First, seeing the world (and yourself) through the lens of gratitude is a choice. No one can force it on you, no one can take it away from you. In every situation, in every moment, you get to choose whether to react gratefully… or not.
Second, there are a lot of benefits of behaving gratefully. People who live out gratitude more fully:
report higher levels of life satisfaction, optimism, vitality, patience, connection with others, and lower levels of depression and stress. In short, gratitude helps your attitude.
show the capacity to be empathetic and take the perspective of others. And, they are thought to be more generous and helpful by their friends. Which means you’ll have more of them.
place less importance on ‘things’, share more often, and show lower levels of jealousy towards others. Certainly helps with the accumulation of and connection with friends, doesn’t it?
Third and finally, gratitude leads to joy. And not just for yourself. When you express your gratitude towards others, you are giving them a gift, one that is both easier to give and more powerful than you think.
“Gratitude unlocks the fullness of life. It turns what we have into enough, and more. It turns denial into acceptance, chaos to order, and confusion to clarity. It can turn a meal into a feast, a house into a home, a stranger into a friend. Gratitude makes sense of our past, brings peace for today, and creates a vision for tomorrow.” – Melody Beattie
Y’all have a great-full week!
(Hat tip to Dr. Tim Elmore for ‘benefits of a grateful life’ list.)
We enjoy a lot of treats directing Weequahic. I don’t just mean having the key to Canteen or a chef that makes just a few extra chocolate chip cookies. (And, yes, those are seriously tempting treats!)
It’s so much more than that. We get to travel to see our families throughout the year. We host really bowling parties with a bunch of our kiddos and parents. We get to meet and work with fantastic staff members, spend the offseason working with close friends…. There is so much for which to be grateful.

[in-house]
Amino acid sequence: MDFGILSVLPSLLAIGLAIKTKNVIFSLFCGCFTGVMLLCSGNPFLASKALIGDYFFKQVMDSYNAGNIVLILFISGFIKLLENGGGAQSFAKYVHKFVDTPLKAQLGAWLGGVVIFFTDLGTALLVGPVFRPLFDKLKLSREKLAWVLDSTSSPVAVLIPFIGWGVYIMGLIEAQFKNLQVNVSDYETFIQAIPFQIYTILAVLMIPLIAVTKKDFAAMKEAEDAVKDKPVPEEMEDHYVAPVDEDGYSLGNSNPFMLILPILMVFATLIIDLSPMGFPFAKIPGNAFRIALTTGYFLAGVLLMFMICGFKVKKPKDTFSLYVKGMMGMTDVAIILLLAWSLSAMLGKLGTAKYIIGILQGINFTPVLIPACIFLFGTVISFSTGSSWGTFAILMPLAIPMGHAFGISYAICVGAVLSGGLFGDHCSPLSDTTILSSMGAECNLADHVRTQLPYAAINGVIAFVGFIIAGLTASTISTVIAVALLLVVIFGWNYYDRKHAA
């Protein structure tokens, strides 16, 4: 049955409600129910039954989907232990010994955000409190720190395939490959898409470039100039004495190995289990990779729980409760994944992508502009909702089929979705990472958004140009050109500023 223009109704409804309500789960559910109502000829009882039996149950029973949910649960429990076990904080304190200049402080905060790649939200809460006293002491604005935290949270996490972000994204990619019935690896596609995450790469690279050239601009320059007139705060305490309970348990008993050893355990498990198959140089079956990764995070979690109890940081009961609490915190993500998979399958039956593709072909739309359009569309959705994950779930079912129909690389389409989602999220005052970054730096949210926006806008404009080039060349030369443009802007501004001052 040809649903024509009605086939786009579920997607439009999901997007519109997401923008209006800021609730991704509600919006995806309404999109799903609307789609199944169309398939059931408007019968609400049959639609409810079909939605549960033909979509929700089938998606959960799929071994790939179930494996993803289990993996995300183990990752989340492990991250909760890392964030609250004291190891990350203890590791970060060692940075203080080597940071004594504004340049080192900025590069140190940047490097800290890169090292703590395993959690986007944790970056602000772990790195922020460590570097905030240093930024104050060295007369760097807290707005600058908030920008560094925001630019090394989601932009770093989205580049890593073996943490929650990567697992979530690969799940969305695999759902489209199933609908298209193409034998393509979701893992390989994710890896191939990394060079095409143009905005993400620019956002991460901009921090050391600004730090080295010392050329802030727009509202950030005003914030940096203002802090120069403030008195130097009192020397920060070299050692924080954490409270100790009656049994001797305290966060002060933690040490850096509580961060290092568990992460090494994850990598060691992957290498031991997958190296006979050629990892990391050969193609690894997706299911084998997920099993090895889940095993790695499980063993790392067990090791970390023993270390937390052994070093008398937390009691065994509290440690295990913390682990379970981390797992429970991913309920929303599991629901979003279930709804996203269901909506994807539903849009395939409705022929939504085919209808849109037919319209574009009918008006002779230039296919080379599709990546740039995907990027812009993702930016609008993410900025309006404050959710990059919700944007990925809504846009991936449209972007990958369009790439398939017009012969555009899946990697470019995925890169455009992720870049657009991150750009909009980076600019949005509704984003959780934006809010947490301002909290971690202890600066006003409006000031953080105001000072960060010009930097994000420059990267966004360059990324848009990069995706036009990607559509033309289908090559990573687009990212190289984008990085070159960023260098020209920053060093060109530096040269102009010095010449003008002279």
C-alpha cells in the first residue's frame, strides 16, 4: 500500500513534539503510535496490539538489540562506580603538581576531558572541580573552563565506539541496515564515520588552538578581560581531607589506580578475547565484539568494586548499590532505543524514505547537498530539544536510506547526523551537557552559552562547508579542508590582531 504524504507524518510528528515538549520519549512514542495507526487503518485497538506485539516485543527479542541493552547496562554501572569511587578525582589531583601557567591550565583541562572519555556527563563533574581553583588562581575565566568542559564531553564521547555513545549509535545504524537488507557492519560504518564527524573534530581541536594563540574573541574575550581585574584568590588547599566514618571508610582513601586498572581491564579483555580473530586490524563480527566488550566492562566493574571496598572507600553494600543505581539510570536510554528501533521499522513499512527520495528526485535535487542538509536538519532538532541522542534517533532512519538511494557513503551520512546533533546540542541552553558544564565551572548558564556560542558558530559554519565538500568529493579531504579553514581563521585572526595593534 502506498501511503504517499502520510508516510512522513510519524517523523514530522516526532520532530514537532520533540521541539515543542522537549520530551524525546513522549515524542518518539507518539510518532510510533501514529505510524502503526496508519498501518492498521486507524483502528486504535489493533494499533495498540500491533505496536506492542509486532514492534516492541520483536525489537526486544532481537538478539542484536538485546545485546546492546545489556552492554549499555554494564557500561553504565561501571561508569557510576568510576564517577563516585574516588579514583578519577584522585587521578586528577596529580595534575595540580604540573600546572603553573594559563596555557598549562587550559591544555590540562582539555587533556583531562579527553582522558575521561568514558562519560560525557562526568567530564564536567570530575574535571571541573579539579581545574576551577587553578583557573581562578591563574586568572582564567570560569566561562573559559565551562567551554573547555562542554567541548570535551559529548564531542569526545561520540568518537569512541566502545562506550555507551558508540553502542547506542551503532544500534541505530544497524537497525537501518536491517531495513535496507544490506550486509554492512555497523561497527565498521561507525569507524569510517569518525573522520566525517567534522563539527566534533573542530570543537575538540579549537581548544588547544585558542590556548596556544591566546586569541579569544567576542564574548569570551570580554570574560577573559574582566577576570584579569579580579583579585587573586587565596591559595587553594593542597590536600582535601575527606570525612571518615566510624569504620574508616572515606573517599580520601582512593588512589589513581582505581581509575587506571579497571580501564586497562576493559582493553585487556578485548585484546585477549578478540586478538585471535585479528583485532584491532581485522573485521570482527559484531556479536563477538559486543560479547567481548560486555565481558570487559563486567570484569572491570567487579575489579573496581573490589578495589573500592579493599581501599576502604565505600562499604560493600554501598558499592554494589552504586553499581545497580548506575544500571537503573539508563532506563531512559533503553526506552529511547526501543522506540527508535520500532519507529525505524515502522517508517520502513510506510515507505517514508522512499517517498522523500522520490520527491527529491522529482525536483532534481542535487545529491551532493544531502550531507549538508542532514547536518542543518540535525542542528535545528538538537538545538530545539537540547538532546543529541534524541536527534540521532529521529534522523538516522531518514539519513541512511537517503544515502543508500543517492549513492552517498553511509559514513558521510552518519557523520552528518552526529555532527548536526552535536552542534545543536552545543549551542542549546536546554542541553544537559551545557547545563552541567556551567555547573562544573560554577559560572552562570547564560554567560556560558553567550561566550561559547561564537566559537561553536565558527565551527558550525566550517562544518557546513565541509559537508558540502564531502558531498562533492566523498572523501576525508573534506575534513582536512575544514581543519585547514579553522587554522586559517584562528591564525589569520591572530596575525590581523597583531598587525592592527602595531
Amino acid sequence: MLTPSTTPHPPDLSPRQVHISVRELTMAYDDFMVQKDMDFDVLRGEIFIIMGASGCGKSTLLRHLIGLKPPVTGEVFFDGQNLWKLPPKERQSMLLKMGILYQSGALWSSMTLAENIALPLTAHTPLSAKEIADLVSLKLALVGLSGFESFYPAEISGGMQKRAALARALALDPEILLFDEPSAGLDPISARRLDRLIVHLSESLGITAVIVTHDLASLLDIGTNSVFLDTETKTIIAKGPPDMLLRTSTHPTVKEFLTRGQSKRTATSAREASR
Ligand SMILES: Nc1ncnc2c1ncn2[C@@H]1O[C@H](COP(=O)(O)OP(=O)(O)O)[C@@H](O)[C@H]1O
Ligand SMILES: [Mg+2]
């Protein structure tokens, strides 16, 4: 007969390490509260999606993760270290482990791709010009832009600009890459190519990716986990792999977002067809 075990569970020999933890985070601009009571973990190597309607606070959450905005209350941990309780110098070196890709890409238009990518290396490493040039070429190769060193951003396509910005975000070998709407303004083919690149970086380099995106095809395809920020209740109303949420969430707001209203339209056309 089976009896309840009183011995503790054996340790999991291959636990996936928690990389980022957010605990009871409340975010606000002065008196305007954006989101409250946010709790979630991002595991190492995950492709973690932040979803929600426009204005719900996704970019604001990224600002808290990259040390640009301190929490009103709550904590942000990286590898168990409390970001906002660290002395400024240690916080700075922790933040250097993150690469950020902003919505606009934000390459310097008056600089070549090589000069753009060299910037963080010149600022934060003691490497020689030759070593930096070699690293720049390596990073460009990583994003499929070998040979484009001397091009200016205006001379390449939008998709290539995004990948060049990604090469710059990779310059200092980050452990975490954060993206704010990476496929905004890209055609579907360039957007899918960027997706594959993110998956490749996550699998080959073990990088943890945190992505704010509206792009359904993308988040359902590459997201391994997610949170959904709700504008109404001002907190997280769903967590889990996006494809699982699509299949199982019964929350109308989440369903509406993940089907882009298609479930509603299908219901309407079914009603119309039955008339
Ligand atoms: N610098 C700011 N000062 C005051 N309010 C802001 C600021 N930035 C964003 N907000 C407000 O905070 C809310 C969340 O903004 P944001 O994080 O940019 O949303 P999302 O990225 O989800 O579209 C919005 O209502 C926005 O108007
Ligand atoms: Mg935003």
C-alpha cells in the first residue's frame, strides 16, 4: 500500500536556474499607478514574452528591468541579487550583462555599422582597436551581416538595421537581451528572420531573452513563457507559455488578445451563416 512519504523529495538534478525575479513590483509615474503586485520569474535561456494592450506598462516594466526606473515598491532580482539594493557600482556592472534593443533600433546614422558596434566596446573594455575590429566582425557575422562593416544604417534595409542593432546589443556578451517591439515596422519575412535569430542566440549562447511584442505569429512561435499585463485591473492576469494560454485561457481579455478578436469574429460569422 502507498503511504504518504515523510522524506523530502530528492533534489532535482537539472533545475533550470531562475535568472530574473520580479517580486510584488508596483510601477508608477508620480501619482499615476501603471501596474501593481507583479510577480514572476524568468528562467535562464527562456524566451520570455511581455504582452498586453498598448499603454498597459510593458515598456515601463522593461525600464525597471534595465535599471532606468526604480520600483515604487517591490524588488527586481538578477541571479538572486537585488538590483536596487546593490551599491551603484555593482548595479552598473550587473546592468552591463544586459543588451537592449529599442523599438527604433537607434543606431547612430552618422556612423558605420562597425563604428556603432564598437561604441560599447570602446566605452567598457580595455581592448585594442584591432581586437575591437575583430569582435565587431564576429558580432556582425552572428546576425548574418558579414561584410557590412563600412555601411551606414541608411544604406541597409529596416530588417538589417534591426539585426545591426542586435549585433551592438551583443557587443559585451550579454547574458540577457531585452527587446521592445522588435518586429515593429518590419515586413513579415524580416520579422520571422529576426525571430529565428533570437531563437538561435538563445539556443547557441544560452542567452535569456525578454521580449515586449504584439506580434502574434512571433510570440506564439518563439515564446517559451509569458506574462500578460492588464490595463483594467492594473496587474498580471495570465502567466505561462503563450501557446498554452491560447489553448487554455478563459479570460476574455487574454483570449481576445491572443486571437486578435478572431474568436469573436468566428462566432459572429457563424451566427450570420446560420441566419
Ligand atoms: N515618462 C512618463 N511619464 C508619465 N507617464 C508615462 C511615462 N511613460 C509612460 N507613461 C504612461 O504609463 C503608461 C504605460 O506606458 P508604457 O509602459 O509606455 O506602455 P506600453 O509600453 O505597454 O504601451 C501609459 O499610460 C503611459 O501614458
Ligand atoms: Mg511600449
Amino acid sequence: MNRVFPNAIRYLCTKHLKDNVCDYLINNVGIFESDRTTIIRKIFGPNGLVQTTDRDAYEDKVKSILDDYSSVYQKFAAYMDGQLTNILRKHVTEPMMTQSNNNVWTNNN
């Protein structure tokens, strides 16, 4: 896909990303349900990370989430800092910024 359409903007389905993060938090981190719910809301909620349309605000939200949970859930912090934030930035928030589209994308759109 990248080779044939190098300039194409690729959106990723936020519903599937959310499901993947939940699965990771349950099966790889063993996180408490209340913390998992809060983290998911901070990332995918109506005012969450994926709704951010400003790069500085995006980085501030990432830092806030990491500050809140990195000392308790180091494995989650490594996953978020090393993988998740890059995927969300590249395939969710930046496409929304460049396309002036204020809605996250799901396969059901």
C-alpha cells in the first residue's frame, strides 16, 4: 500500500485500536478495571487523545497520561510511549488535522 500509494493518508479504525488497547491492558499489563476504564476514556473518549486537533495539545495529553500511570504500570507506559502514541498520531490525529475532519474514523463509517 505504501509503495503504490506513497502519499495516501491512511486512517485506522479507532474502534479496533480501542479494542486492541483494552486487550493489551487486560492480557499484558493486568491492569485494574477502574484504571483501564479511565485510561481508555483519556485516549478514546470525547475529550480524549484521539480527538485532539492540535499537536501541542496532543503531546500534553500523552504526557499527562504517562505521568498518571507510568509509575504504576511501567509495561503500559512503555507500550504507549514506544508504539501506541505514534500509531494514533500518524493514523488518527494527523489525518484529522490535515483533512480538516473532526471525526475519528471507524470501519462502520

Sure, running camp has its moments when it’s not all chocolate chips cookies and slush puppies. But that’s with anything we do. We make mistakes from time to time and are grateful for the families who show patience as we learn from those mistakes.
Yes, indeed, we are even thankful for the mistakes. We could not get better without them. (And neither can you!)
Are you starting to catch the ‘grateful’ theme yet? Good… because I’m laying it on pretty thick.
I’ve been a fan of the Jacobs family (especially their son, Lucas) for several years. Ever since reading his Year of Living Biblically, I’ve been a fan of AJ’s writing, too. With his deep dives into things and a humor that is right up my alley, I find myself learning, laughing and thinking all at the same time.
Thanks a Thousand is all about AJ’s attempt to thank everyone involved in producing his morning cup of coffee. And, no, he doesn’t stop with the local barista. When AJ jumps in, he goes deep. For example, he thanked the lady who kept the coffee bean warehouse bug-free.
Along the journey, AJ did a great deal of research on gratitude and shares a number of ideas on how we can develop the attitude of gratitude more fully in our lives. With his permission, I’m sharing seven of his ‘greatest hits.’ And, yes, I’ll do my best to connect them to camp, too!
Focus on What Goes Right
There are so many things that go right in a day that it’s hard to count. We just rarely try! For example, the line moved quickly at the store. All of your homework was turned in on time and done well. A pretty awesome dinner arrived at your door.
As I say at campfire often, when you start being grateful that which you have in your life, well… things get better quickly!
The Art of Savoring
How many of our campers want camp to be over quickly? (The answer is ‘none.’) How many are surprised it’s over so quickly? (The answer is ‘everyone!’) When you intentionally try to stretch out a moment, a taste, a connection, you are savoring things.
It doesn’t take an incredible meal, three weeks at Camp Weequahic, or anything else ‘special.’ You can savor anything you put your mind to draw out. And that act of savoring is closely linked with gratitude.
Practice Six Degrees of Thankfulness
When learning about his coffee, AJ realized it takes thousands of people to make it all come together.
It’s no different for camp: 220 staff members, 700 campers over the summer, 530 sets of parents, the bus company, the food suppliers, the farmers who produce the food, our undaunted US Postal Service workers, the team behind CampMinder….
The thing is, at camp (or at school) you are part of something bigger than just yourself. And that, my camp friend, is important to realize and acknowledge.
Using Gratitude to Fall Asleep
I love this one. We’ve been trying it at home since I heard it last week and I’m thrilled to say it works!
The idea is this: say something for which you are grateful that starts with the letter ‘A’, move to ‘B’, then ‘C’, and on and on until you fall asleep. What a great thing to try at camp next summer!
Thou Shalt Not Have (Delusional) Nostalgia